How can you tell if you’re ready to take that first step? Maybe, something in your life isn’t working the way you’d like. And maybe, you’ve sought professional help. That means you’re on your way. Then, in your therapeutic sessions, when you name what you want for yourself and explore how to have it, you’ll discover new territory. You’ll realize that the once-necessary but now-outdated ways you identified yourself, and the accompanying patterns and strategies you employ to support your identity, are often the very things that stand in the way of having what you truly want.

Your ability to discover ‘new territory’ typically takes two forms. First, you recognize what role you play in the situation. Second, you explore how and what you need to change to have what you want. Then, the process of establishing new territory for yourself means you’re able to increase your threshold for discomfort and remain calm and curious in the face of it.

We make such shifts not just for the sake of changing. We make them so we can live with more agency as adults and improve the way we identify and relate to ourselves, others, and the world at large. As we stretch into making new choices and begin to incorporate different ways of relating to old patterns and issues, we release their hold over us. We also feel more flexibility in our responsiveness to life, with all its challenges and its possibilities.

So… Okay. If creating new territory includes some degree of discomfort, is it worth the effort?

As both a clinician and a lifelong participant in inner work, I say yes. I know firsthand the power of taking the leap of faith when guided by the right person — a mental health professional whose life experiences include an ongoing investment in their own inner work. Even with its discomforts, the effort of discovering new territory within myself has been an invaluable part of my personal growth and has helped to build my own chops as a clinician. You can make that leap, too!

The Upside of Counter-Transference

No matter what experience level you’ve achieved as a clinician, you can always benefit from discovering and engaging in ongoing inner work. This vital aspect of being a great clinician is both an important wellness practice and a professional tool. When you participate in my Avenues For Inner Work programs, you’ll explore key issues — such as how you can work more effectively with counter-transference.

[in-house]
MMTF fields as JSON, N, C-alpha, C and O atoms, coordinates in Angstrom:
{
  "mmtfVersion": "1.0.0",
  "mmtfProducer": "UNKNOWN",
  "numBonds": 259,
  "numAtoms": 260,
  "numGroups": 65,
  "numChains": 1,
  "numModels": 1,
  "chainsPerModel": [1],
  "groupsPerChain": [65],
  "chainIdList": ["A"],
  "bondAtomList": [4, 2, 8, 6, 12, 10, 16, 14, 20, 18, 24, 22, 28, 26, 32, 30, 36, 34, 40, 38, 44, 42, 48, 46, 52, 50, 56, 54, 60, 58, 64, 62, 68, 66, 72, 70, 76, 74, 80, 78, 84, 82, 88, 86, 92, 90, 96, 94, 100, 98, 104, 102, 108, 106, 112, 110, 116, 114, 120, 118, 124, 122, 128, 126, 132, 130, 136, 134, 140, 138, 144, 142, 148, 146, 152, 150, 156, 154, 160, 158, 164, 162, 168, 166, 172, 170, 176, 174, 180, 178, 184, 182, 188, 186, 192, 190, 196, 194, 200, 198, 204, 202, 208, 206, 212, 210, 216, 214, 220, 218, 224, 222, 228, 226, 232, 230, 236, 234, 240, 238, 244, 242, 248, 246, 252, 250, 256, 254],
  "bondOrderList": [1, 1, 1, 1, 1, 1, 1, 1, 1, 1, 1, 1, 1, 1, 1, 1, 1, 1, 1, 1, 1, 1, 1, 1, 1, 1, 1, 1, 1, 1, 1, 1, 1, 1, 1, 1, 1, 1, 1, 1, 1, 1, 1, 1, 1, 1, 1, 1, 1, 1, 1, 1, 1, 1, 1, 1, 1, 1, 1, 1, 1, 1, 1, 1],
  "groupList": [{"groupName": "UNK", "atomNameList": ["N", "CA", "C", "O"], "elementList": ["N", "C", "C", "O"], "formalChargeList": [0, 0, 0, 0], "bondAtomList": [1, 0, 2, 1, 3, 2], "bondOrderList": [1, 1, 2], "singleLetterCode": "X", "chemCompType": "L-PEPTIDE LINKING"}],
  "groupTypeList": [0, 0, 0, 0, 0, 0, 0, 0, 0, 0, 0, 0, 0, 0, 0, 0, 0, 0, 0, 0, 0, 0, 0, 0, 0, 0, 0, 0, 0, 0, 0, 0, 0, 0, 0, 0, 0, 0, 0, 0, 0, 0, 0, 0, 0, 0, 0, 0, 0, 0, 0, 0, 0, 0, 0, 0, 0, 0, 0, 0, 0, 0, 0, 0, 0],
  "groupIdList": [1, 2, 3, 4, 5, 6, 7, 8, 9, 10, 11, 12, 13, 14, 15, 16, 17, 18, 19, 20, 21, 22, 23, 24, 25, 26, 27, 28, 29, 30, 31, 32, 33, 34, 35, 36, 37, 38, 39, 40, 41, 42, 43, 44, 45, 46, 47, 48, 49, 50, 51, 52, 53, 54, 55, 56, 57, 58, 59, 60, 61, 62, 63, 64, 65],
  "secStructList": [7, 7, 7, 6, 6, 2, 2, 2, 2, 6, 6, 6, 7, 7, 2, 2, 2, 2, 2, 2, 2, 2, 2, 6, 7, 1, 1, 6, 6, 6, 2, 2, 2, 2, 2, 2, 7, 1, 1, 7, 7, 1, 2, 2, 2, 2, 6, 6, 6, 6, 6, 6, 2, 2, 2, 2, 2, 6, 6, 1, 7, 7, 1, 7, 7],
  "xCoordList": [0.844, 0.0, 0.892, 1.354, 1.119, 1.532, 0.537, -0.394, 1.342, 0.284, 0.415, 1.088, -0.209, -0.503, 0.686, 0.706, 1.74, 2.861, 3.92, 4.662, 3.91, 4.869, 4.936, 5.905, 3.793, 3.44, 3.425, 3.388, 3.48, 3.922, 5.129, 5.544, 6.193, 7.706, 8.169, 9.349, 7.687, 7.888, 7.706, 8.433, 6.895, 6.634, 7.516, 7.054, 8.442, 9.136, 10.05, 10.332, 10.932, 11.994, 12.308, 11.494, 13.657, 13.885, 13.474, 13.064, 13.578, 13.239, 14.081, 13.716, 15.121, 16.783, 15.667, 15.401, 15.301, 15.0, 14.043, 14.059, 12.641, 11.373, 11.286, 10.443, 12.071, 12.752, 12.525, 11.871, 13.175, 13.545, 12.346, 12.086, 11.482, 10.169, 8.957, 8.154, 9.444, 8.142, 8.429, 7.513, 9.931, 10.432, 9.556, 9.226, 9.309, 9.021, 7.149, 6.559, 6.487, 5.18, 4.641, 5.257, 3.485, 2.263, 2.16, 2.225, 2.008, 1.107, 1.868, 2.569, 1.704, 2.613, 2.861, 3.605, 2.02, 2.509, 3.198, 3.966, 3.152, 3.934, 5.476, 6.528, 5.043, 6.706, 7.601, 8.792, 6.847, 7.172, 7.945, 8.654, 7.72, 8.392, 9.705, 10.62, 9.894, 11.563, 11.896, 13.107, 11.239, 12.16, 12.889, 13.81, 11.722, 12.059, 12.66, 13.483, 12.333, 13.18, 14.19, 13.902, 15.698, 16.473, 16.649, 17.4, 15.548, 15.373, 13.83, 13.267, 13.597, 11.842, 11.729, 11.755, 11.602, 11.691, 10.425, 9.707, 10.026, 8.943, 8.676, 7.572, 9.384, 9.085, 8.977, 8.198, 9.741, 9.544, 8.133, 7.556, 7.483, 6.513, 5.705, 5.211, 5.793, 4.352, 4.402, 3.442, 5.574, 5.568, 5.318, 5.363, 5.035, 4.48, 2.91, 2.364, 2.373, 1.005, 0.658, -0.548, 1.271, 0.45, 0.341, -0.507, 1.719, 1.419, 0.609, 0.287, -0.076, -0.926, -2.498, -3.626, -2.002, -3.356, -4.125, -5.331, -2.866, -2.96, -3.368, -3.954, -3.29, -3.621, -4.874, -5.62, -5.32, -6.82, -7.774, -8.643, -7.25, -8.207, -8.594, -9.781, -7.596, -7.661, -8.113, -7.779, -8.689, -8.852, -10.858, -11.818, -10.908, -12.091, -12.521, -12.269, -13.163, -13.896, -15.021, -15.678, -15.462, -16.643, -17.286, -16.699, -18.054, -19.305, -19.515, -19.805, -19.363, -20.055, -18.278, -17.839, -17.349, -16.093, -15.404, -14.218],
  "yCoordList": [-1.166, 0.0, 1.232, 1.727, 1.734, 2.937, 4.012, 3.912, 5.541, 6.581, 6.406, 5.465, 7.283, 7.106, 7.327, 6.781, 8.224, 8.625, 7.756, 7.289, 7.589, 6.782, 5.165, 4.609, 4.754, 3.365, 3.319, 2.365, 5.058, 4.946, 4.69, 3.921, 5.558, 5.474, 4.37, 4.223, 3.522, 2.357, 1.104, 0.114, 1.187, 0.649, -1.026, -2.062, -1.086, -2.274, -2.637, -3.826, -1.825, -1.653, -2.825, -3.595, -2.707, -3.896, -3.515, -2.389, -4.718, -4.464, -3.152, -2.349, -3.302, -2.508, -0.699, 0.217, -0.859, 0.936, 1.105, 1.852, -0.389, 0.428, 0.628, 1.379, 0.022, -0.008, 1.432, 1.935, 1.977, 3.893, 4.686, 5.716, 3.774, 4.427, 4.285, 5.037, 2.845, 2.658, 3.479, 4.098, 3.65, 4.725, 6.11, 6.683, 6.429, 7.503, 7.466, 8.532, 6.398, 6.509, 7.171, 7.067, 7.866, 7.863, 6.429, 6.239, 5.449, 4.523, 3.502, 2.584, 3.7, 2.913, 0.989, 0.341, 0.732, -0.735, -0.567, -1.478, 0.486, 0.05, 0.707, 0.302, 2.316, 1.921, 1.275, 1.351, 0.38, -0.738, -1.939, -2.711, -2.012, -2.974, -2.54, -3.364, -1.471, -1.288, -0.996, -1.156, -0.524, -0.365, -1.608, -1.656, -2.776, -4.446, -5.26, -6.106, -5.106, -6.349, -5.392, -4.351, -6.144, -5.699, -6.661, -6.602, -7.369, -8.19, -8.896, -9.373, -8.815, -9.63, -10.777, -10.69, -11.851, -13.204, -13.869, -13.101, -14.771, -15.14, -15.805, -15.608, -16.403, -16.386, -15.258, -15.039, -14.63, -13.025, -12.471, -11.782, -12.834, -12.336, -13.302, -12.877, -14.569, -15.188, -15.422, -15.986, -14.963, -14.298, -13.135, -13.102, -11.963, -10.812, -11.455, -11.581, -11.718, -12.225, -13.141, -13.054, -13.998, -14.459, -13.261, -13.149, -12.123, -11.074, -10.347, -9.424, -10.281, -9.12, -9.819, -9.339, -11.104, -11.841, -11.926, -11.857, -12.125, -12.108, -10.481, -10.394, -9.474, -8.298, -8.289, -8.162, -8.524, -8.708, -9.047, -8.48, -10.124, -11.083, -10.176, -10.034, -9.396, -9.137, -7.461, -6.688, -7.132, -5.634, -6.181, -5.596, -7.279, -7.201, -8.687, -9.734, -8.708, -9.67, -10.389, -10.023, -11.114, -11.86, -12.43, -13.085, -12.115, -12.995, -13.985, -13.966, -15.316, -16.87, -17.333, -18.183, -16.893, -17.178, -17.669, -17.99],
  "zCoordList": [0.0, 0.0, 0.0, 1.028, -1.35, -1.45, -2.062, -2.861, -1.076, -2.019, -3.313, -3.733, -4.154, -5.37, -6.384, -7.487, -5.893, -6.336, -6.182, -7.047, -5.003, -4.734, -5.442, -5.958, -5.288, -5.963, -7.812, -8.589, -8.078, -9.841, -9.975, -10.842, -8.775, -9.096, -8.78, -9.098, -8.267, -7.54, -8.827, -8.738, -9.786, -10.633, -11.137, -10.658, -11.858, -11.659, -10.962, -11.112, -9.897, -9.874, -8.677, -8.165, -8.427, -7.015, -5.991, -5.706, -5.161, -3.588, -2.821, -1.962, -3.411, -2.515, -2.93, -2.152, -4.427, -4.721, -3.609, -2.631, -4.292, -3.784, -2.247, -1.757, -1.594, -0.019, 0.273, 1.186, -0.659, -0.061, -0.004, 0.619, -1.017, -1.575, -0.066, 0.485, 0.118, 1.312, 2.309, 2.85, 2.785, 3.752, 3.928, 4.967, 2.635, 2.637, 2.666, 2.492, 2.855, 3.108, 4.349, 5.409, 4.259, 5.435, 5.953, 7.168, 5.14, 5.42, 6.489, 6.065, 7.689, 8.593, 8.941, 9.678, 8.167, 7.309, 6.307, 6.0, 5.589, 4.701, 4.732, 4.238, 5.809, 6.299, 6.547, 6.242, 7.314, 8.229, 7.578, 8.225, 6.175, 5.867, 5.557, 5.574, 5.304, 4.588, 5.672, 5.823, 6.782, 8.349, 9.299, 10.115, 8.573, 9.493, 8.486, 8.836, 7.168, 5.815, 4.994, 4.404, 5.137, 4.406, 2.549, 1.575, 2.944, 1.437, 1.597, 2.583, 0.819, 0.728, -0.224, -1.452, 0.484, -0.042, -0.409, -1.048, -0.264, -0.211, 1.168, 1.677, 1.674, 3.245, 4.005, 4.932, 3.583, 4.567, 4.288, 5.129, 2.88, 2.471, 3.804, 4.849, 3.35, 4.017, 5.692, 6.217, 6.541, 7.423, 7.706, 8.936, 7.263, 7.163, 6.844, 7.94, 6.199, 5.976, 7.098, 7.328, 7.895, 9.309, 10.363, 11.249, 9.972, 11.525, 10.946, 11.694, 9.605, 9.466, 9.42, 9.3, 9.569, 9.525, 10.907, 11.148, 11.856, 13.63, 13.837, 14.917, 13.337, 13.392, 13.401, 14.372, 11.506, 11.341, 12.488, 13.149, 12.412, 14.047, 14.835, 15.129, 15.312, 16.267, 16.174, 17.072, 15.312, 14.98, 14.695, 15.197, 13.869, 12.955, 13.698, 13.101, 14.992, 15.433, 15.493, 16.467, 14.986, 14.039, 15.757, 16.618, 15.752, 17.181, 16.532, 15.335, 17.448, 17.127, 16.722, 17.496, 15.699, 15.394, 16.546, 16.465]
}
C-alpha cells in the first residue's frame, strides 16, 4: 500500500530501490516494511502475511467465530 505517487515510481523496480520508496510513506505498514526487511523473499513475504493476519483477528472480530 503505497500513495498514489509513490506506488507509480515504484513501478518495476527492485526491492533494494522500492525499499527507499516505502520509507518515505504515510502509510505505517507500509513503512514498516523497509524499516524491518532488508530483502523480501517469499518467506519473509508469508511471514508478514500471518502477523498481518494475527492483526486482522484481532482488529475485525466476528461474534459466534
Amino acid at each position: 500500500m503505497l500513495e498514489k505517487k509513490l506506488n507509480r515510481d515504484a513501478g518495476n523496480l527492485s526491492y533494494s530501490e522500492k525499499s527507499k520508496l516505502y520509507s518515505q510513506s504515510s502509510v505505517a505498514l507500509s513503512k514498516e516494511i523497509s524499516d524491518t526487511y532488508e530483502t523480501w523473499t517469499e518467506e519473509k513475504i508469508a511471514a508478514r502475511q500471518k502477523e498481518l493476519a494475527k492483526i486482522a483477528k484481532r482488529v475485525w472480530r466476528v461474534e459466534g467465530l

Knowing how to work with counter-transference strengthens our ability as clinicians to serve as a therapeutic presence in our interactions with clients. That, in turn, helps their personal work move forward more quickly. If dealing with it can be helpful, why is counter-transference often at or near the bottom of the list of important issues we address?

Many of us hold a negative association with the word counter-transference. That’s because we were probably taught that it has to do with our own unhealed issues and the negative triggers that can arise within us toward our clients. We were strongly advised not to ‘have’ any counter-transference — and, if we did, we were to avoid letting it seep into the therapy room. End of story. Such a mentality, however, often makes counter-transference a taboo subject within the therapeutic setting. And that stashes it firmly in the ‘uncomfortable to talk about’ corner of our profession.

Most of us — myself included — weren’t trained in how to work with counter-transference, let alone given any validation that it’s a natural part of our humanity and doesn’t need to be pathologized or feared. So, do we just pretend counter-transference is not part of our authentic experience as wounded healers? Such an approach often breeds ‘imposter syndrome’ and perfectionism within us. We can become over-focused on finding and using the latest techniques, interventions, and skills — the ‘doing’ aspect of our role. And that can keep us feeling inadequate and involved in a seemingly endless cycle of accumulating more and more professional training credits. All the while, we bury and deny what we’ve deemed as the less-than-desirable parts of ourselves, afraid they might pop up around a client. That’s a recipe for burnout.

By noticing only the negative and fearful aspects of counter-transference, we may miss seeing its positive elements. (Yes, we can find good things about this topic!) For example, when we’re willing to reflect on what a client’s ‘stuck-ness’ in therapy brings up in us (such as feelings of helplessness, frustration, or inadequacy), we can work through our end of the dynamic outside of the therapy room and with support. Often, we’ll find when something is no longer being re-enacted within us toward the client, the client’s stuck-ness releases and their process moves forward. This is a very useful and positive aspect of counter-transference. If we think of counter-transference only as something negative — if we’re afraid of it, or we haven’t learned how to work with it — we’re likely to ignore the great potential of these positive events.

Like most things that feel difficult or challenging, when we bring an issue out into the open — within the context of a healthy support system — we begin to loosen its grip on us. Surely, we want that for ourselves, as well as our clients! As clinicians, we can choose to address, collaborate, and support each other in working with and through our experiences of counter-transference in a community of like-minded and like-hearted professionals. Such an approach can make all the difference to our success as we learn how to harvest golden nuggets from the places that scare us.